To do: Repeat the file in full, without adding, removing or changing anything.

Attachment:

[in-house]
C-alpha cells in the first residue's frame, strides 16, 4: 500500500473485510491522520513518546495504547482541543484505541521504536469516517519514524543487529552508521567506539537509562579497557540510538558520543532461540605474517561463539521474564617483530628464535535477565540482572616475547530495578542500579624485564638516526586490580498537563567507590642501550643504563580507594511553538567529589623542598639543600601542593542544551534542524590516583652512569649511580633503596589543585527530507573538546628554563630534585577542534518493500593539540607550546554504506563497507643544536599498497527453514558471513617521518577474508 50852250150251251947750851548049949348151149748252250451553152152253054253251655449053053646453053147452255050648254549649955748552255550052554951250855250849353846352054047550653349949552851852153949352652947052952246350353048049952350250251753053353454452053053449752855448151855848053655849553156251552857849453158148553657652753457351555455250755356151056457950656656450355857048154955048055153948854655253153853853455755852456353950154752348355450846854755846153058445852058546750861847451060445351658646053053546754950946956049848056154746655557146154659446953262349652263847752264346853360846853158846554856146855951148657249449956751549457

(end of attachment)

[in-house]
C-alpha cells in the first residue's frame, strides 16, 4: 500500500473485510491522520513518546495504547482541543484505541521504536469516517519514524543487529552508521567506539537509562579497557540510538558520543532461540605474517561463539521474564617483530628464535535477565540482572616475547530495578542500579624485564638516526586490580498537563567507590642501550643504563580507594511553538567529589623542598639543600601542593542544551534542524590516583652512569649511580633503596589543585527530507573538546628554563630534585577542534518493500593539540607550546554504506563497507643544536599498497527453514558471513617521518577474508 50852250150251251947750851548049949348151149748252250451553152152253054253251655449053053646453053147452255050648254549649955748552255550052554951250855250849353846352054047550653349949552851852153949352652947052952246350353048049952350250251753053353454452053053449752855448151855848053655849553156251552857849453158148553657652753457351555455250755356151056457950656656450355857048154955048055153948854655253153853853455755852456353950154752348355450846854755846153058445852058546750861847451060445351658646053053546754950946956049848056154746655557146154659446953262349652263847752264346853360846853158846554856146855951148657249449956751549457